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Eastern Promises wins People's Choice Award at TIFF

Globe and Mail Update

Eastern Promises, a London-set thriller by director David Cronenberg, won the Cadillac People's Choice Award at the Toronto International Film Festival, which closed on Saturday after screening 349 films over 10 days. The award came with a $15,000 prize.

The top Canadian award went to Guy Maddin's My Winnipeg.

Eastern Promises, which stars Viggo Mortensen as a Russian gangster and Naomi Watts as a midwife who finds an incriminating diary. Because Cronenberg was busy doing promotion for the film in New York, the award was accepted by Cronenberg's long-time distributor and colleague, Victor Loewy, who reported that Eastern Promises, which opened in limited release on Friday, was currently No. 1 in each of the multiplexes where it is playing.

The first runner-up for the People's Choice award was a film by another Canadian, Jason Reitman. His comedy, Juno, stars Ellen Page as a pregnant teenager who decides to give her baby to a yuppie couple.

The second runner-up was Body of War, a documentary by Ellen Spiro and former talk show host Phil Donahue about a year in the life of a paralyzed Iraq war veteran and political activist.

The Toronto-CITY Award jury picked Maddin's film as the best Canadian feature, which carries a $30,000 cash award. The film, described by Maddin as a “docu-fantasia”, blending silent footage and melodrama in a poetic meditation on Maddin's hometown. The jury cited My Winnipeg as a film that “within its specific, personal vision finds a universal appeal.”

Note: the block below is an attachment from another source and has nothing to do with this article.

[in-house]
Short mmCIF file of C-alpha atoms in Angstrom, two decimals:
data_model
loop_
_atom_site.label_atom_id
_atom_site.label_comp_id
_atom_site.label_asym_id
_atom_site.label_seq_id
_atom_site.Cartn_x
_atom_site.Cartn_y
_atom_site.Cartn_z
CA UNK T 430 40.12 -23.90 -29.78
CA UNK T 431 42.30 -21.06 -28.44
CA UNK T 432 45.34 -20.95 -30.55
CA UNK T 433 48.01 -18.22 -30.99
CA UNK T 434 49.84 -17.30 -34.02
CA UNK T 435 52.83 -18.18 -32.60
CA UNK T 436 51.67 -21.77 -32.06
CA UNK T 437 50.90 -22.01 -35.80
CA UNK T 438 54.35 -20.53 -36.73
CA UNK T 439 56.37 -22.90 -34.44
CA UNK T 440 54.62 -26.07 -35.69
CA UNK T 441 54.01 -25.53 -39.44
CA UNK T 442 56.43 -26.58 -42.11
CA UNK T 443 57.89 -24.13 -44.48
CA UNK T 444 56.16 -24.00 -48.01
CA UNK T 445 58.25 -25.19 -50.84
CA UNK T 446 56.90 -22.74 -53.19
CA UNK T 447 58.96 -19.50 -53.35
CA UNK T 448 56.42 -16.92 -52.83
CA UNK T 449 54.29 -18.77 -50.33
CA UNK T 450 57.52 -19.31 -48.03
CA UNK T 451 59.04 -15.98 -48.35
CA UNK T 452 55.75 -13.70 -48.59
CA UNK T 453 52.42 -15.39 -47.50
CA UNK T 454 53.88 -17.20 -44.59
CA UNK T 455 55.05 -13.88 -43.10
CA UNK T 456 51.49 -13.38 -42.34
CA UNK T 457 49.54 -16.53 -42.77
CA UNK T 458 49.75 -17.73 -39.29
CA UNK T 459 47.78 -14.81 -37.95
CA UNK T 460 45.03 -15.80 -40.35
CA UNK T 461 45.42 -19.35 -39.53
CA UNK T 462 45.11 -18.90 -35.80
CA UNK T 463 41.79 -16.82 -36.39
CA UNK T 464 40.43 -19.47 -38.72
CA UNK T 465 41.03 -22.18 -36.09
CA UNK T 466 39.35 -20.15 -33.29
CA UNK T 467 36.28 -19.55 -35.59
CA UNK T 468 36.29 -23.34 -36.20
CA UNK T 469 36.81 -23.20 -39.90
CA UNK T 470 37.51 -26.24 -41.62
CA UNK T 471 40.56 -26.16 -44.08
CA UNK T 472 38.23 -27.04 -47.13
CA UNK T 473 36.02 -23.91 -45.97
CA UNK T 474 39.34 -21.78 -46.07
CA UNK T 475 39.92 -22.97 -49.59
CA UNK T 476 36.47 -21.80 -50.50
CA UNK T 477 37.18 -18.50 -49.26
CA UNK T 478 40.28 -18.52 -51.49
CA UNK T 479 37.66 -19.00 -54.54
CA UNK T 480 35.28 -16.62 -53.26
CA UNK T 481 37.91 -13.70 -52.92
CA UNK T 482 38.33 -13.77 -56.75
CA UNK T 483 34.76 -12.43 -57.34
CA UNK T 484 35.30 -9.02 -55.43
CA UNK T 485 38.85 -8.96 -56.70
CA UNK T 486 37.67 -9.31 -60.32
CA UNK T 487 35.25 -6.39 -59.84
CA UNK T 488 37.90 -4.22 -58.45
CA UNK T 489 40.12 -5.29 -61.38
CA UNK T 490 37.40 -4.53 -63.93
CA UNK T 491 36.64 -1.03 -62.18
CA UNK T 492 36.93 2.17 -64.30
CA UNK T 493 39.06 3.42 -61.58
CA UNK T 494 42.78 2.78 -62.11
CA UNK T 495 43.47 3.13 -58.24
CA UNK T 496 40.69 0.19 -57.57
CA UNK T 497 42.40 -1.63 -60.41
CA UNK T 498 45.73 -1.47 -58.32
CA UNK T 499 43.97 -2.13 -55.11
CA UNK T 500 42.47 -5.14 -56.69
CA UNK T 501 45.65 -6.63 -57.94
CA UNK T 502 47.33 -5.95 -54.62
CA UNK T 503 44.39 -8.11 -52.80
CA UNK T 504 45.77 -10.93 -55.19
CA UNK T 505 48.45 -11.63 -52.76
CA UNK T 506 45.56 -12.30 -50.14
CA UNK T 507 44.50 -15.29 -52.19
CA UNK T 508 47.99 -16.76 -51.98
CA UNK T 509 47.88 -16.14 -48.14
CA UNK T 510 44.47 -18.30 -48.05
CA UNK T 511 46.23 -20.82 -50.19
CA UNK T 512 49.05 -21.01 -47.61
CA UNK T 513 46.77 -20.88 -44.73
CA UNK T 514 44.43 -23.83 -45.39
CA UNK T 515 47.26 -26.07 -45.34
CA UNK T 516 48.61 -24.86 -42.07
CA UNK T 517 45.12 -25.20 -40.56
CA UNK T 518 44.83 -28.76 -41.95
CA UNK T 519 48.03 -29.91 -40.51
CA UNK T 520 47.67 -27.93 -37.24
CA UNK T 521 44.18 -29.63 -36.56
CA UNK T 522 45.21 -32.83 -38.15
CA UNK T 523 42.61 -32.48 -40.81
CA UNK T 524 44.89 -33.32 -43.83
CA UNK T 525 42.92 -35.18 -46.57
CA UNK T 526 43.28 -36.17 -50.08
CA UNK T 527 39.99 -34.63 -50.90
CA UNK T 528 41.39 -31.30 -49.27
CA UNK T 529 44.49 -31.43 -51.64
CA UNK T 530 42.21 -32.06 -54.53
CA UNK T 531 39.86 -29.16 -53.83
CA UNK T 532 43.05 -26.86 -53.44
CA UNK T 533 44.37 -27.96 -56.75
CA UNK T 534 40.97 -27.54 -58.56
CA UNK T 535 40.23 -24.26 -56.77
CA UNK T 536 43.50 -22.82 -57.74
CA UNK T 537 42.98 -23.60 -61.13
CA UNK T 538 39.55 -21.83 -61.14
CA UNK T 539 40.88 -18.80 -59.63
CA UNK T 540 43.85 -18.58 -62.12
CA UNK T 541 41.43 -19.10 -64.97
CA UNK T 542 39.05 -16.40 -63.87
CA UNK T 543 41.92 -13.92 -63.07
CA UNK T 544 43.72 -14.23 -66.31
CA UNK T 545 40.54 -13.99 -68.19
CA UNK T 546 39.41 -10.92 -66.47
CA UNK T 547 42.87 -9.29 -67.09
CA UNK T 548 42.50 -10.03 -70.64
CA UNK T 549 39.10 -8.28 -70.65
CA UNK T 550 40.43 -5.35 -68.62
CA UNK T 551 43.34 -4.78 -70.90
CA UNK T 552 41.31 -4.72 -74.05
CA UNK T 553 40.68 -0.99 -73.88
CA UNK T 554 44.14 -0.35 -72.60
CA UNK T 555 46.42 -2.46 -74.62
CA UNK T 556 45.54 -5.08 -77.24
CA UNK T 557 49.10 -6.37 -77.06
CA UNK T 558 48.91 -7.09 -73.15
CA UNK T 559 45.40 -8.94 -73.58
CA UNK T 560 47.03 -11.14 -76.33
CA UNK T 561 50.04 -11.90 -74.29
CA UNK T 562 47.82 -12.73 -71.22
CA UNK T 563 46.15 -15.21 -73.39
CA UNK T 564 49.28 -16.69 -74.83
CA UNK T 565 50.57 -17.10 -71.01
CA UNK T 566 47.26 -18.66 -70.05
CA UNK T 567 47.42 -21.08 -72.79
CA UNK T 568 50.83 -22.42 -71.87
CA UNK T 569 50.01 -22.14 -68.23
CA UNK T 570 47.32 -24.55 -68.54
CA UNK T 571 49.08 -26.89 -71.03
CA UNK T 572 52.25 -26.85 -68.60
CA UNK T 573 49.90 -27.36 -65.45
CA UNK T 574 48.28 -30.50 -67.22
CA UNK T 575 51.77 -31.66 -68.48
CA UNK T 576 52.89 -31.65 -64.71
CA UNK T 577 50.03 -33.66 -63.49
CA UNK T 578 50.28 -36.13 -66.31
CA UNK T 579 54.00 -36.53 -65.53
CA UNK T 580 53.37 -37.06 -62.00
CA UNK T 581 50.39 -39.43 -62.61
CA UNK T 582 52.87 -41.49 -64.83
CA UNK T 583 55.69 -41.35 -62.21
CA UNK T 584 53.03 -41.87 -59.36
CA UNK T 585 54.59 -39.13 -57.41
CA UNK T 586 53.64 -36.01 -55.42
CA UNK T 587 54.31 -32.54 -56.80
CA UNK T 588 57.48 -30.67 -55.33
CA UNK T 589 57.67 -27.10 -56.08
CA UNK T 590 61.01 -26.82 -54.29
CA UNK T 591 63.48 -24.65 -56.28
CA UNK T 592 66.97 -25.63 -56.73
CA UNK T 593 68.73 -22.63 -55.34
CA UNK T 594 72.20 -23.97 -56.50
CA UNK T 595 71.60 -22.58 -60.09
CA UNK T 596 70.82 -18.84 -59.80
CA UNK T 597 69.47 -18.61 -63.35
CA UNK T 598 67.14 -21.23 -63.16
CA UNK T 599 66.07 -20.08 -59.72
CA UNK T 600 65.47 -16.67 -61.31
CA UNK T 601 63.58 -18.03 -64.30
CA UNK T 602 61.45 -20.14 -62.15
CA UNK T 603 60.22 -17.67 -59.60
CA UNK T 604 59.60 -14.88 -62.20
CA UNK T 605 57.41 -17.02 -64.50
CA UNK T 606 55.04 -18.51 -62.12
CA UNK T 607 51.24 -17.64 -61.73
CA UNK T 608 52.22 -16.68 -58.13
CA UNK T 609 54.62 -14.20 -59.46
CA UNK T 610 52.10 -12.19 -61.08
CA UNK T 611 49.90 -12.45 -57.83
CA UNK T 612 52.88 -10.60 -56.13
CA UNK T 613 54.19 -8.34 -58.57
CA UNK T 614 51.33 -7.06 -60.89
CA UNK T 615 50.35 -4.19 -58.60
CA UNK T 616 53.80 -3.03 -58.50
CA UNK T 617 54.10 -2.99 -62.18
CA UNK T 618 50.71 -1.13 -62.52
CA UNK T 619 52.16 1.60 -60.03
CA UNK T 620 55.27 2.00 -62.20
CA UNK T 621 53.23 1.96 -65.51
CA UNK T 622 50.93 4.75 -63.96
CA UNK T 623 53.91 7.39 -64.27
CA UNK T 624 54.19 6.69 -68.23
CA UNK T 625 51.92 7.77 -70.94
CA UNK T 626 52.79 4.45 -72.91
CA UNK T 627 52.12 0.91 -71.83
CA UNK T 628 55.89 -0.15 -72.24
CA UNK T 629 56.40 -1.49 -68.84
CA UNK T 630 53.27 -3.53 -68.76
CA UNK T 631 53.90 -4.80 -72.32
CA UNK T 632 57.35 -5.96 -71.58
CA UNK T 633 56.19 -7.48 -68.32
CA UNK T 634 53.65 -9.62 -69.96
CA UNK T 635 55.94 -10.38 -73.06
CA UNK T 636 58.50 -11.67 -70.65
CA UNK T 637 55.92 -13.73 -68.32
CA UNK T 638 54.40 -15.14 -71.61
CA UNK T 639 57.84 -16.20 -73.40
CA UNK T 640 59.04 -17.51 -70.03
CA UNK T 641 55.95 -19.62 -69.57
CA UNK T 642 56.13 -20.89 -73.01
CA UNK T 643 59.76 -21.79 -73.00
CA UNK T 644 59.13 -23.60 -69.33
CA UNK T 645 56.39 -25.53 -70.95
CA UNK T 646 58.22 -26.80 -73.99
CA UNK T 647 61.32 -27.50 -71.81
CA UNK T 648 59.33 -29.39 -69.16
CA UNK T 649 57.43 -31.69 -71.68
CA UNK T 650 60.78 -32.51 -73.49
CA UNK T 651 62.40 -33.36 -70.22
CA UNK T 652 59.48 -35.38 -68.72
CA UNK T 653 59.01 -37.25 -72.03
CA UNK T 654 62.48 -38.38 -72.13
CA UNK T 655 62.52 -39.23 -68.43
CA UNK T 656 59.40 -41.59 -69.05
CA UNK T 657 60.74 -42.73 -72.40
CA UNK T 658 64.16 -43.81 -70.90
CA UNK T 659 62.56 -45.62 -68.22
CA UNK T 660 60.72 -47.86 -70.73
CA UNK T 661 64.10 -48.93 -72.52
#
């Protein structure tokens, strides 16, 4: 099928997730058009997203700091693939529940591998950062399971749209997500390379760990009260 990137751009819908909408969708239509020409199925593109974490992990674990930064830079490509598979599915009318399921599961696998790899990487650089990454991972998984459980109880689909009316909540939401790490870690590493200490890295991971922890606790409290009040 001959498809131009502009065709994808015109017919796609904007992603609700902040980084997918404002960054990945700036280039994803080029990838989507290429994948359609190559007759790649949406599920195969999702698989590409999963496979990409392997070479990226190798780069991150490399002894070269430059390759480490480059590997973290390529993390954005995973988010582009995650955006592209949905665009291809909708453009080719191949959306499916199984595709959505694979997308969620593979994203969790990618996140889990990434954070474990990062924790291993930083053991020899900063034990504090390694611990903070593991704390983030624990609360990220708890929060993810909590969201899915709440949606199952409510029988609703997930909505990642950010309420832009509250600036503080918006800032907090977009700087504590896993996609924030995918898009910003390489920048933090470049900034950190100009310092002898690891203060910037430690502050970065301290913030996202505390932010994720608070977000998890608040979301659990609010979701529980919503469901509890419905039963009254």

In accepting the award, Maddin offered a “heartfelt thanks” to the Toronto Film Festival, with which he has been associated over his 20-year filmmaking career. He referred to the years leading up to the prize a long “mating ritual that has culminated in this moment, a consummation of sorts.” Maddin also thanked his family for “allowing me to vivisect them. I promise I won't do it again.”

Producer Jody Shapiro announced the film has three new international distribution deals (with IFC Entertainment in the United States, Soda Pictures in the United Kingdom and Maximum Films in Canada). Shapiro also made a point of thanking Michael Burns, formerly the director of programming for the Documentary Channel before its recent take-over by the Canadian Broadcasting Corporation. “Without Michael this film wouldn't have been made. It was his idea."

Shapiro said the award represented a significant first for Maddin in that it “puts him in the history books at this festival.”

The $15,000 CITY-TV prize for best Canadian first feature film went to Stephane Lafleur's Continental, Un film sans fusil (Continental, A Film without Guns), which follows four lonely characters in a mixture of absurdity and pathos. Lafleur has had three previous short film at the festival before this feature film debut. The Canadian short film prize of $10,000 went to Chris Chong Chan Fui's Pool.

Other winning films included two Mexican offerings. The Diesel Discovery Award, voted on by the 1,000 members of the international media attending the festival, went to Cochochi, from directors Israel Cardenas and Laura Amelia Guzman. The film is about two brothers who become separated when attempting to deliver a package to a faraway community.

The award from the International Critics Association (FIRPRESCI Prize) to an emerging filmmaker went to Rodrigo Pla for La Zona, a revenge drama set around a gated community in Mexico City.

The Artistic Innovation award went to another Spanish-language film, Anahi Berneri's Encarnacion, an Argentinean film about an aging actress who returns to her hometown, which was cited by the jury for its for its “critique of mainstream cinema” and issues around the “fetishization of the female body.”

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